Calc has the ability to provide you with a virtual desktop on the Calc login node, complete with GUI and GPU acceleration.  This is accomplished with the use of Virtual Network Computing, or VNC, and VirtualGL on top of our NVIDIA GRID infrastructure.

Connecting to a VNC session in a secure manner is a non-trivial process, requiring the use of multiple programs and protocols simultaneously.  This is in part due to the minimal security provided by VNC itself, and thus the need to "wrap" VNC in a more secure protocol: SSH.  VNC has distinct advantages over traditional X11 forwarding:

  • Lightweight: VNC uses the remote CPUs and GPU for display rendering (X11 forwarding uses the client's hardware)
  • Latency Tolerance: Since draw routines and "output" happen remotely, client latency has no effect on drawing (just how long it takes to get the resulting output to you)
  • Persistent: The VNC session persists even if you lose connection (X11 forwarded codes die when the X11 server, which is actually your client, disconnects).


  • An SSH Client (PuTTY *HIGHLY* recommended)
  • A Compatible VNC Client (TurboVNC's Java Viewer *HIGHLY* recommended.  TigerVNC will work, but slower.  RealVNC, UltraVNC, and the native TurboVNC clients all lack necessary protocol and/or encryption support)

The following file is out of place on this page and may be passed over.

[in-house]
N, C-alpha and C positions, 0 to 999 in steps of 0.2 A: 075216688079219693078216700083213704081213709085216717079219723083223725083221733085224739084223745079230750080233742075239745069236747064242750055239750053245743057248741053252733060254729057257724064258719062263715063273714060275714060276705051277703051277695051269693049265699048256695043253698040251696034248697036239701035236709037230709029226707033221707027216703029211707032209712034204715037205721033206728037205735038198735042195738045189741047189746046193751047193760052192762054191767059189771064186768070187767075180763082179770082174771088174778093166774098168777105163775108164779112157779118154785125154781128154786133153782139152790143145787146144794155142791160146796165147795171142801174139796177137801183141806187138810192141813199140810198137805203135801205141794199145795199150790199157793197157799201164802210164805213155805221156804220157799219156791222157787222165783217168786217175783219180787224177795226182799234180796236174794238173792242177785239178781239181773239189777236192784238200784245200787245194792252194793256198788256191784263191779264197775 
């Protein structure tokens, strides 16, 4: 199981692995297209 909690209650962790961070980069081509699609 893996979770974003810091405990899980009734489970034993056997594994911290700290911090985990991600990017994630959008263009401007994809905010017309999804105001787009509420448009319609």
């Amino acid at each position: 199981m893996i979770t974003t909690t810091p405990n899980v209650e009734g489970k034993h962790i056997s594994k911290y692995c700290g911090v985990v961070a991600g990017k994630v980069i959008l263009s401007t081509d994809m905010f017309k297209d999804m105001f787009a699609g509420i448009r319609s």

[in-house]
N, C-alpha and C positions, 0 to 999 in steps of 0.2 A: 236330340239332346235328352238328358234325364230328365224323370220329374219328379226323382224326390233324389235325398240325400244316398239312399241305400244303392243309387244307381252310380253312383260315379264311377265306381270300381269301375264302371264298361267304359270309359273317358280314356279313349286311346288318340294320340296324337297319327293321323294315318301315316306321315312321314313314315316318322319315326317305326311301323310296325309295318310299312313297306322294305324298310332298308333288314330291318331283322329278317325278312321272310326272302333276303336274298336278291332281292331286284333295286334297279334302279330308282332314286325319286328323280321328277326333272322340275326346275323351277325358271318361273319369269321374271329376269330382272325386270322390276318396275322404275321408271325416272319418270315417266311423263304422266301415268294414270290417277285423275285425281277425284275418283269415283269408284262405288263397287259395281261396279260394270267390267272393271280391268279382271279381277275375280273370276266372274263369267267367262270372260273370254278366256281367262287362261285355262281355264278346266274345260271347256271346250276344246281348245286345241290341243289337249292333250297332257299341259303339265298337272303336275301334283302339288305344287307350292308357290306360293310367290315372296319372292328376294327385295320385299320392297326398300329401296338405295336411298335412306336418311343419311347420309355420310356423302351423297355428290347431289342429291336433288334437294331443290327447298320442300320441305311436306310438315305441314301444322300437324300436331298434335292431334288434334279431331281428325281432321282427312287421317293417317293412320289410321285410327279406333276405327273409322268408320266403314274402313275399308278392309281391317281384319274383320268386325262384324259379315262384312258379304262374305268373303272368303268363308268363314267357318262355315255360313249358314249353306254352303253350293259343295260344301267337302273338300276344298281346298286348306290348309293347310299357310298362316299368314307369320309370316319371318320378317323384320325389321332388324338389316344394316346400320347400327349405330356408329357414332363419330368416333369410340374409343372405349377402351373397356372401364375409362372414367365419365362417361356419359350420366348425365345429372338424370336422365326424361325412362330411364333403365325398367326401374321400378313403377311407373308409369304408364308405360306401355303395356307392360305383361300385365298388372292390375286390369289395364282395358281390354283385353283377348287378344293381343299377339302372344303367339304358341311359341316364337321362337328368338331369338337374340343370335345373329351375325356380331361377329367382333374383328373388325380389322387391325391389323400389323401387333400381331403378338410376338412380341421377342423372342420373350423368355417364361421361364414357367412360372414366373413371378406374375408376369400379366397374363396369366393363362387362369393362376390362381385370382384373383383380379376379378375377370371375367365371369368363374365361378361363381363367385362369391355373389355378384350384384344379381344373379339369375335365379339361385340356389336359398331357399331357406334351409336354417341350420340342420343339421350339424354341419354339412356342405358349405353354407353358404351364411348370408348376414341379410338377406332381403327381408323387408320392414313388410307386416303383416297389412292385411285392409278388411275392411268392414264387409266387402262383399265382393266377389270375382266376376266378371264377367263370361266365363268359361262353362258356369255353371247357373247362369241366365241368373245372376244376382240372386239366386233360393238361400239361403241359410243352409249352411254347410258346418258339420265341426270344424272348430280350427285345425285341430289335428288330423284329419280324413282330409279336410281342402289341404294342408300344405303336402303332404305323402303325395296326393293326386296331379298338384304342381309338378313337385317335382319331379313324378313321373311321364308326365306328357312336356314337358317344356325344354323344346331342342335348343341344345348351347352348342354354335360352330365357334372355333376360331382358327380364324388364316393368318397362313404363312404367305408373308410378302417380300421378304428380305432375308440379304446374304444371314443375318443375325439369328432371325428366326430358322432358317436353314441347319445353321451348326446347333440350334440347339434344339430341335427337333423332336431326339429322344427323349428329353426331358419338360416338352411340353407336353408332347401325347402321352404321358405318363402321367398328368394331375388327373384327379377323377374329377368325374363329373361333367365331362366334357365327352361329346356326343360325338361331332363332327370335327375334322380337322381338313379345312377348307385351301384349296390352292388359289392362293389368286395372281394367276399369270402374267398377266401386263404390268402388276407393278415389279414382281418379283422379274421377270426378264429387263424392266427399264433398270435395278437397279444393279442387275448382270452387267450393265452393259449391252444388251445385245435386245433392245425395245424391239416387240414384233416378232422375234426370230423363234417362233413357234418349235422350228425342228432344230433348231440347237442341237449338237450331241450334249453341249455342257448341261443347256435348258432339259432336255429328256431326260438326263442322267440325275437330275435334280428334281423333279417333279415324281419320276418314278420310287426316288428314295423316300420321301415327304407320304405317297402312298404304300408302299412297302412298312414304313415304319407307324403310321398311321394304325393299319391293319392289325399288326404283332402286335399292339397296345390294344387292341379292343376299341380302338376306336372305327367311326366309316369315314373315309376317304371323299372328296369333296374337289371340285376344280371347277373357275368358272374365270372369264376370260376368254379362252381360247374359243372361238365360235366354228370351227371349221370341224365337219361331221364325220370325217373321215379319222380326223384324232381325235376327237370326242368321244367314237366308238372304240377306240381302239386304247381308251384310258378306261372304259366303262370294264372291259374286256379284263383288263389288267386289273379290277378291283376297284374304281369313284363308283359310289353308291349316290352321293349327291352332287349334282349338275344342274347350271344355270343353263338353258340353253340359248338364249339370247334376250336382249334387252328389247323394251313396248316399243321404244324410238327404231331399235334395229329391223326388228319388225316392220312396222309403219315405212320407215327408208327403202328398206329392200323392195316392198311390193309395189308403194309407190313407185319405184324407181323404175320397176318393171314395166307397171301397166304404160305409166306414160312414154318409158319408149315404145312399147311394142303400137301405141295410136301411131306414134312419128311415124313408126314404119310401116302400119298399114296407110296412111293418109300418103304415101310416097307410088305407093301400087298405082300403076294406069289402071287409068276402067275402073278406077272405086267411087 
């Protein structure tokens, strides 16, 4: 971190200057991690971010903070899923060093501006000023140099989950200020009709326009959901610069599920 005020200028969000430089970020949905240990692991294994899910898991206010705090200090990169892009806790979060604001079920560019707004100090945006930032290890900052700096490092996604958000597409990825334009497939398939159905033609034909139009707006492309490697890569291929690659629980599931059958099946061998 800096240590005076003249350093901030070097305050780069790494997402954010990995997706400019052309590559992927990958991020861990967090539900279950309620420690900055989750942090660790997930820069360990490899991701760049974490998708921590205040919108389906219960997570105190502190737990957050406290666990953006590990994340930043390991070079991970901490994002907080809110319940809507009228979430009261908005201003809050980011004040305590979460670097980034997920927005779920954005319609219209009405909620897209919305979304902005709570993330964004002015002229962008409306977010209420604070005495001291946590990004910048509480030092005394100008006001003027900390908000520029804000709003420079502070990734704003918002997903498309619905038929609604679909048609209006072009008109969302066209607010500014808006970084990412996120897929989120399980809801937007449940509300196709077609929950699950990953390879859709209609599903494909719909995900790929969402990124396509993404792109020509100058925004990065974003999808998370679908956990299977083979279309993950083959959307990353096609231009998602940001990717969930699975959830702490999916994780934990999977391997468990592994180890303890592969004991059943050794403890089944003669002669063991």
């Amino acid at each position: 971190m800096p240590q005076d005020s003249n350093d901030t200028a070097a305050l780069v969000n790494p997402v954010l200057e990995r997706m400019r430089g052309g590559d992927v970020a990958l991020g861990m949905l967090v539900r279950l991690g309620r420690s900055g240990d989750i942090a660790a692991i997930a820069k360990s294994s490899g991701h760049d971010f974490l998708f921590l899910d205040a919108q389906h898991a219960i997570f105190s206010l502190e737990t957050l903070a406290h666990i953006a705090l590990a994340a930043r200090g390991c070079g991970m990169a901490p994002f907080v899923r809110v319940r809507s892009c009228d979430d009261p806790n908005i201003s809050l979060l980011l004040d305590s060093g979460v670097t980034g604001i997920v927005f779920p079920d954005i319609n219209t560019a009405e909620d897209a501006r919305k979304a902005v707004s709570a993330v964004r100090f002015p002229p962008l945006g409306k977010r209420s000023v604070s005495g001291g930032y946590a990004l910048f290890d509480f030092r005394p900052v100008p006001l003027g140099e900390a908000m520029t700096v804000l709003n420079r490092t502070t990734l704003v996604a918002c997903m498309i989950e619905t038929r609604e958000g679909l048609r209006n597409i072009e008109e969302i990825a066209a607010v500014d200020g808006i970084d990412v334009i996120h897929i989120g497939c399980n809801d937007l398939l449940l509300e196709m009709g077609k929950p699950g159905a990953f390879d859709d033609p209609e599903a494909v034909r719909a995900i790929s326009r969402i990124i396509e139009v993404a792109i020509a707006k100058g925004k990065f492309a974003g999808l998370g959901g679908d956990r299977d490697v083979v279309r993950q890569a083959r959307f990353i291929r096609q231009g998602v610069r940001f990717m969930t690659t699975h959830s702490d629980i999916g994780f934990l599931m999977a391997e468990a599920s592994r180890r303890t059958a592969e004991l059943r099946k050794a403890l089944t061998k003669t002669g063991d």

The instructions below utilize the recommended SSH (PuTTY) and VNC (TurboVNC Java Viewer) clients.

Task 1 - Start a VNC Session on Calc

  1. Open PuTTY, connect to Calc at either or

  2. Login with your Carnegie credentials

  3. Create a new VNC session with the command: vncserver
    Take note of the "display" number (the number after the colon).  We'll use this number in the next step.

  4. You can close this SSH session if you wish.  The VNC server will persist until you shut it down or Calc is rebooted.

Task 2 - Create an SSH Tunnel (if necessary)

  1. If you are on DPB/DGE's ethernet network, or are connected to the DPB/DGE VPN, skip to task 3

  2. If not, follow our instructions on SSH tunneling, using the following information

    "Target" Server: localhost
    "Target Port": 5900 + the "display" number noted above.  If you can't remember your display number, you can look it up on Calc with the following command: vncserver -list
    "SSH Gateway": or

  3. Take note of the "high port" you use when creating the tunnel to Calc

Task 3 - Connect to Your VNC Session

  1. Open the TurboVNC Java Viewer
    If this is the first time you've opened the app, click on "Options"
    Otherwise, skip to step 4

  2. Set the encoding to "Tight + Medium". This setting proved to be the best ballance in quality vs bandwidth vs load in our testing.
    Once set, you can save this as the default under the Global tab.

  3. Connect to either:

    • Ethernet and VPN: either
                        (where # is your "display" number from task 1)

    • SSH Tunneling: localhost:##### (where ###### is the local "high" port for the SSH tunnel established in task 2)

  4. Login with your Carnegie credentials

  5. You are now connected to Calc, graphically

Step 4 - Close Your VNC Session

  • If you would like to close your remote desktop, you can issue the command: vncserver -kill :#
    where # is the display number of your remote desktop session.  If you can't remember it, you can find it with the command: vncserver -list